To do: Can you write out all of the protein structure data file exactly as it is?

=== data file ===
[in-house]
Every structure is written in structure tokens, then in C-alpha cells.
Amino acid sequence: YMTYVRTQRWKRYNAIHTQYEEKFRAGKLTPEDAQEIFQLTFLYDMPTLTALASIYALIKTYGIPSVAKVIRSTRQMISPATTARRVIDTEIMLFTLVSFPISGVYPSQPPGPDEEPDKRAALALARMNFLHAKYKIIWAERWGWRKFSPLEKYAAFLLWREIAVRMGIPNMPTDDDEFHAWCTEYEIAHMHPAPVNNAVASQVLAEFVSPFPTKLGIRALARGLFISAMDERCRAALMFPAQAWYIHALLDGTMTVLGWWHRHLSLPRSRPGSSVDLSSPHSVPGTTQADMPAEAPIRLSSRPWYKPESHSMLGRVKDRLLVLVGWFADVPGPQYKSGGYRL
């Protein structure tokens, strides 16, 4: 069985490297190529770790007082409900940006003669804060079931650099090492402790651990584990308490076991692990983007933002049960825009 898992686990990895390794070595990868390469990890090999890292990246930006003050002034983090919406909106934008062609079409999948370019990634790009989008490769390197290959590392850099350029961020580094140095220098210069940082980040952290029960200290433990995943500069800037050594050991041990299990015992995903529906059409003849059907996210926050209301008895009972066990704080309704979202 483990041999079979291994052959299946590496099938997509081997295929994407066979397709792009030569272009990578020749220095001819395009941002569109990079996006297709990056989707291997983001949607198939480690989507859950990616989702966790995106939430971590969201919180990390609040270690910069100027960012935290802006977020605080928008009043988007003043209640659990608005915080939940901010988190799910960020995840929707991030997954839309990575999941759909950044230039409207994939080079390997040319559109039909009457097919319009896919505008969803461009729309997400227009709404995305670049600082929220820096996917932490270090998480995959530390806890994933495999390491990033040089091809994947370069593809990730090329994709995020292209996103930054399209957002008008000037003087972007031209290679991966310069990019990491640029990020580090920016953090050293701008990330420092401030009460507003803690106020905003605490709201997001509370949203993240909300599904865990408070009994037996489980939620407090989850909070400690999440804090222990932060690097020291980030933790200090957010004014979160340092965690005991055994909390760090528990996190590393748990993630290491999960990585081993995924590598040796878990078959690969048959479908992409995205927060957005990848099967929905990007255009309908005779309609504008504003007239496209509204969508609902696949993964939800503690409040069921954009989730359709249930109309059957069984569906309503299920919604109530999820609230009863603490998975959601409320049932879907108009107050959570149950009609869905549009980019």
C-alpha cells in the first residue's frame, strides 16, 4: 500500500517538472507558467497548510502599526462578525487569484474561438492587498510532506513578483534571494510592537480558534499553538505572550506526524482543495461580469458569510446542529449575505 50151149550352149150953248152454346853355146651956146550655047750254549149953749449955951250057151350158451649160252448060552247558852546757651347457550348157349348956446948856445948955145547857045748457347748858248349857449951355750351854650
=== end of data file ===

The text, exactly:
[in-house]
Every structure is written in structure tokens, then in C-alpha cells.
Amino acid sequence: YMTYVRTQRWKRYNAIHTQYEEKFRAGKLTPEDAQEIFQLTFLYDMPTLTALASIYALIKTYGIPSVAKVIRSTRQMISPATTARRVIDTEIMLFTLVSFPISGVYPSQPPGPDEEPDKRAALALARMNFLHAKYKIIWAERWGWRKFSPLEKYAAFLLWREIAVRMGIPNMPTDDDEFHAWCTEYEIAHMHPAPVNNAVASQVLAEFVSPFPTKLGIRALARGLFISAMDERCRAALMFPAQAWYIHALLDGTMTVLGWWHRHLSLPRSRPGSSVDLSSPHSVPGTTQADMPAEAPIRLSSRPWYKPESHSMLGRVKDRLLVLVGWFADVPGPQYKSGGYRL
């Protein structure tokens, strides 16, 4: 069985490297190529770790007082409900940006003669804060079931650099090492402790651990584990308490076991692990983007933002049960825009 898992686990990895390794070595990868390469990890090999890292990246930006003050002034983090919406909106934008062609079409999948370019990634790009989008490769390197290959590392850099350029961020580094140095220098210069940082980040952290029960200290433990995943500069800037050594050991041990299990015992995903529906059409003849059907996210926050209301008895009972066990704080309704979202 483990041999079979291994052959299946590496099938997509081997295929994407066979397709792009030569272009990578020749220095001819395009941002569109990079996006297709990056989707291997983001949607198939480690989507859950990616989702966790995106939430971590969201919180990390609040270690910069100027960012935290802006977020605080928008009043988007003043209640659990608005915080939940901010988190799910960020995840929707991030997954839309990575999941759909950044230039409207994939080079390997040319559109039909009457097919319009896919505008969803461009729309997400227009709404995305670049600082929220820096996917932490270090998480995959530390806890994933495999390491990033040089091809994947370069593809990730090329994709995020292209996103930054399209957002008008000037003087972007031209290679991966310069990019990491640029990020580090920016953090050293701008990330420092401030009460507003803690106020905003605490709201997001509370949203993240909300599904865990408070009994037996489980939620407090989850909070400690999440804090222990932060690097020291980030933790200090957010004014979160340092965690005991055994909390760090528990996190590393748990993630290491999960990585081993995924590598040796878990078959690969048959479908992409995205927060957005990848099967929905990007255009309908005779309609504008504003007239496209509204969508609902696949993964939800503690409040069921954009989730359709249930109309059957069984569906309503299920919604109530999820609230009863603490998975959601409320049932879907108009107050959570149950009609869905549009980019």
C-alpha cells in the first residue's frame, strides 16, 4: 500500500517538472507558467497548510502599526462578525487569484474561438492587498510532506513578483534571494510592537480558534499553538505572550506526524482543495461580469458569510446542529449575505 50151149550352149150953248152454346853355146651956146550655047750254549149953749449955951250057151350158451649160252448060552247558852546757651347457550348157349348956446948856445948955145547857045748457347748858248349857449951355750351854650